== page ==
The Army wants to modernize its command posts to ensure they survive future conflicts and don’t become an easy target for enemies.

Army leaders believe the big, largely static command posts used in the last 16 years have electromagnetic and power signatures that can be too easily targeted by advanced adversaries.

“In the future, we predict command posts will have to move every 30 to 60 minutes to be survivable,” Maj. Gen. John Morrison, commander of the Cyber Center of Excellence, said during the Association of the U.S. Army’s annual meeting in October. “We’ve already seen what’s happened over in Europe. Those command posts that did not move rapidly were targeted through non-kinetic and then eventually very, very kinetic long range precision fires and the casualties were catastrophic.”

After years of study and some independent initiatives undertaken by units, the Army issued a directed requirement in December 2017 that begins looking for a solution. Formally, Army leaders are seeking command post integration and capability solutions under an effort called Command Post Integrated Infrastructure, or CPI2.

This effort, which will take place in three phases, seeks to ensure disparate communications and mission command are integrated.

The directed requirement’s first two phases will work to inform the program of record – phase three – “so that we can ensure we’re giving the soldier what they really want,” Kim Reid, product director for Strategic Mission Command, told C4ISRNET in an interview.

Operational units are now actively engaged in determining what the actual program of record will look like at the end, Reid said.

Understanding the phases

In the first phase certain units were selected and provided mission command platforms and information systems as to enable them to rapidly integrate these items.

PM Mission Command will take the lead in phase 2, which will include integration and prototyping for five brigade sets of solutions, Reid said. The first user equip date will be fiscal year 2020 with the rest of the brigade combat teams fielded in fiscal year 2021, she said.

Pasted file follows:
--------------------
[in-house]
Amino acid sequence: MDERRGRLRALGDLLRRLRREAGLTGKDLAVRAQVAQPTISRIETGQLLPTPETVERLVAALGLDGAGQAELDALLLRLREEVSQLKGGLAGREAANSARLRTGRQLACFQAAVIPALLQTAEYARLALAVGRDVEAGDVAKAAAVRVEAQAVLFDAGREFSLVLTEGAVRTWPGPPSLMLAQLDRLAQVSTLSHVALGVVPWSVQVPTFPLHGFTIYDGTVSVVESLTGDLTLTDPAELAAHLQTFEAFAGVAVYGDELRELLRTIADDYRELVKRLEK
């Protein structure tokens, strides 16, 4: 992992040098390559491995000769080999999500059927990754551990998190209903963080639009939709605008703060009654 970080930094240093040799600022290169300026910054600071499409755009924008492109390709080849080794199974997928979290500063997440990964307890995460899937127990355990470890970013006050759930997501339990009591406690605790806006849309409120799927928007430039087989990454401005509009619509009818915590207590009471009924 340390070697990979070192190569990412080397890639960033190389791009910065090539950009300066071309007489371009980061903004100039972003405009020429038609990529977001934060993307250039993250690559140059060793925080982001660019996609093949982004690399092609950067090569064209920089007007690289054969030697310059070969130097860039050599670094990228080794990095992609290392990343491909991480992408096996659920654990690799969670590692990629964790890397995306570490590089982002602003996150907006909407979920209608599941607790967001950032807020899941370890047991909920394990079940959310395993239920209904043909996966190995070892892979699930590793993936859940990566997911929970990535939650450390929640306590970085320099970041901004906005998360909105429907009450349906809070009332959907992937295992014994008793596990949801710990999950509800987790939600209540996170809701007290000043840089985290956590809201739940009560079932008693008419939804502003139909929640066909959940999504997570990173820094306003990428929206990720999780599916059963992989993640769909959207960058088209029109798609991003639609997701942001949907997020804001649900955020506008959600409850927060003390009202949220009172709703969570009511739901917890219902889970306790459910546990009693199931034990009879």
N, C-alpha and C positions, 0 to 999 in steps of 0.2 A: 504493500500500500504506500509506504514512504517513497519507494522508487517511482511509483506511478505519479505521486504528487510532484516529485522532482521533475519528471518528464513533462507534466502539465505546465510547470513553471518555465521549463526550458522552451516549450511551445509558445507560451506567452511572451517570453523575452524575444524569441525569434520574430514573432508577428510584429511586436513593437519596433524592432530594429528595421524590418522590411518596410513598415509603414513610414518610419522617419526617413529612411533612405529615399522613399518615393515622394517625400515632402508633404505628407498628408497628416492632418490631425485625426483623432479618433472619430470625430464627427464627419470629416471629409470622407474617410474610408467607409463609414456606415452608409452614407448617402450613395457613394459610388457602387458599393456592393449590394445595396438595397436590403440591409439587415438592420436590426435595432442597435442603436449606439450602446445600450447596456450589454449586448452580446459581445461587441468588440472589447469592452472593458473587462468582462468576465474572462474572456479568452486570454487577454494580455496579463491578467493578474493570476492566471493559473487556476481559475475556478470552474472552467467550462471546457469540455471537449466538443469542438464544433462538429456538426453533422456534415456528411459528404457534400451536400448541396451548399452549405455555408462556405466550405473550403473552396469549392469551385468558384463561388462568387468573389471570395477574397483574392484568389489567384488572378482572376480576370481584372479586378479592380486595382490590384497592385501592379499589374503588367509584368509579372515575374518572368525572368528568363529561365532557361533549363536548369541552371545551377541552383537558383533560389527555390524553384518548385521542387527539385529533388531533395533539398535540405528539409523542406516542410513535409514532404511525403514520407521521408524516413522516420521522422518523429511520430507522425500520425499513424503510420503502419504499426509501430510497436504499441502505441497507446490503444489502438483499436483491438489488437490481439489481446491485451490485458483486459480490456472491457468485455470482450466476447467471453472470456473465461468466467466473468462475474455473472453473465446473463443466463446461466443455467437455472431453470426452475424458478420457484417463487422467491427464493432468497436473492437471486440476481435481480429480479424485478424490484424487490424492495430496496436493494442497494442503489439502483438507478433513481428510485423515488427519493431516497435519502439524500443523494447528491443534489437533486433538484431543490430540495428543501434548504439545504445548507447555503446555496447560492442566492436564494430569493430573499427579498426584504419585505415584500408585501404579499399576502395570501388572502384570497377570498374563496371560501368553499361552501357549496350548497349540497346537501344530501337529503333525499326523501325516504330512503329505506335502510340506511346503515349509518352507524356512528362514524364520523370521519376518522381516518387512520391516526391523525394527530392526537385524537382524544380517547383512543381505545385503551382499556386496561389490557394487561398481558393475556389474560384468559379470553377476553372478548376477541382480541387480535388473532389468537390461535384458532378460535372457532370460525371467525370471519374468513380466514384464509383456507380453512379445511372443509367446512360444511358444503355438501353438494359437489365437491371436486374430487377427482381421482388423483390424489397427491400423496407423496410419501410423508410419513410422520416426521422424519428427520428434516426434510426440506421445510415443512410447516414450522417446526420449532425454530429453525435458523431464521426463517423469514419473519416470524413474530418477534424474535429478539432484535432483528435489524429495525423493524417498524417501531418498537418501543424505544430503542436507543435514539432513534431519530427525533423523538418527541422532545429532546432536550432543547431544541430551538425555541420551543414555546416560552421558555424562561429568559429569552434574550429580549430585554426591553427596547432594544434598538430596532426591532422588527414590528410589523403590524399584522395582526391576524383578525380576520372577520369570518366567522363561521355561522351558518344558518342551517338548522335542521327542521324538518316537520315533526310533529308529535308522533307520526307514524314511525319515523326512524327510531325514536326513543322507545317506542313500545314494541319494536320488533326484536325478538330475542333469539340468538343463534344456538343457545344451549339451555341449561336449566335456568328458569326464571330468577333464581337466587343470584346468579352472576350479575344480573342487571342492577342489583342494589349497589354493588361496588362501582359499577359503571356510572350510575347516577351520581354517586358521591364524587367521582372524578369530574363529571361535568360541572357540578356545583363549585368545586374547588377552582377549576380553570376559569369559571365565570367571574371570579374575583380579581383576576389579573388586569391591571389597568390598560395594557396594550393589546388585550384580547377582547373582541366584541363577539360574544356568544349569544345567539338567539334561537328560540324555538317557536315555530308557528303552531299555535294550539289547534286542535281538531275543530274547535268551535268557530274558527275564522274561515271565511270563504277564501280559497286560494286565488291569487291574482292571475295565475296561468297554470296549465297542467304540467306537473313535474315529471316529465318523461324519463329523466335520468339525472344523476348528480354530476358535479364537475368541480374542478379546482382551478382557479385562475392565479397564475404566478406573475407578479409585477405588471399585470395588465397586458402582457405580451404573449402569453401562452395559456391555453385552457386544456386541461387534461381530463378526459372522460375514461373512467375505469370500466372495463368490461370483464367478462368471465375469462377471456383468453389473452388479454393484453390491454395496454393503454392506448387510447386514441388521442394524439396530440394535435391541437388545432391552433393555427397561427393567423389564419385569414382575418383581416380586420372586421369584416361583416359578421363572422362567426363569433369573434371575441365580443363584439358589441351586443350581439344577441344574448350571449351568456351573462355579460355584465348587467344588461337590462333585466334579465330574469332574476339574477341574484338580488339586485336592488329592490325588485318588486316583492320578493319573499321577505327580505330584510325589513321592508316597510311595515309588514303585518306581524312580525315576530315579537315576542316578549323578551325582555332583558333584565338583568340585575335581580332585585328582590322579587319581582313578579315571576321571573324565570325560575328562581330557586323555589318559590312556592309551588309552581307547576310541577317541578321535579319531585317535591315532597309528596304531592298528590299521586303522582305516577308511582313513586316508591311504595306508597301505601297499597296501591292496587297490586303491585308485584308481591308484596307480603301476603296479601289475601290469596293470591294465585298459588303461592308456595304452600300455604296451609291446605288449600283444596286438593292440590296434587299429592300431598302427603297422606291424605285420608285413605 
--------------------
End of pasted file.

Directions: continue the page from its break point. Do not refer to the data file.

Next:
These first two phases are “what’s going to inform us as to what the different echelons will ultimately look like,” Reid said.

The key difference between phase one to phase two from an operational perspective, she said, is that phase two will also provide the mobile command post solutions at the battalion level and leverage the fielding of new platforms such as Joint Light Tactical Vehicle.

One of the goals is to standardize the designs to the maximum extent possible but still accounting for network mission command architecture differences that may exist between the various types of units.

“Phase one we’ll see different units integrating their command posts in slightly different ways to keep that standardized and then we’ll, all those lessons learned we’ll roll into phase two and then phase three for a more refined product for the soldiers,” Tyler Barton, project lead for expeditionary command post capabilities at the Communications-Electronics Research, Development and Engineering Center, told C4ISRNET.

CERDEC has played an early role in this effort – dating back to fiscal year 2015 being assigned to the Army’s command post strategy – in performing command post demonstrators. Barton explained that it was noted by the architects of the Army’s directed requirement that CERDEC has designed and developed conceptual demonstrators that are very similar to what the DR phase one is calling for.

CERDEC has provided engineers to help consult with the units that are integrating their command posts in order to transfer the lessons learned and overall knowledge they’ve accumulated over the last few years.

Integration is necessary

Integration will be the key to the program’s success.

Reid said there is going to have to be close work with the other PEOs, program offices and material developers as they look to integrate platforms – such as Strykers, JLTVs – and mission command systems – such as radios, secure Wi-Fi and other communications gear.

“We’ve got a rudimentary framework right now of what’s going to have to be integrated,” Cris Boyd, project support lead for Reid, said.

Enabling the warfighter

Ultimately, this effort is seeking to inform the program of record, ensuring the Army gets it right for operational units.

Leaders don’t want to provide an agile solution with mobile communications capability and connectivity that doesn’t hinder a commander’s maneuverability.

“What the Army is really getting after is they want an expeditionary adaptable and agile command post so it can work across a whole range of military operations,” Boyd said.

Mark Pomerleau is a reporter for C4ISRNET, covering information warfare and cyberspace.

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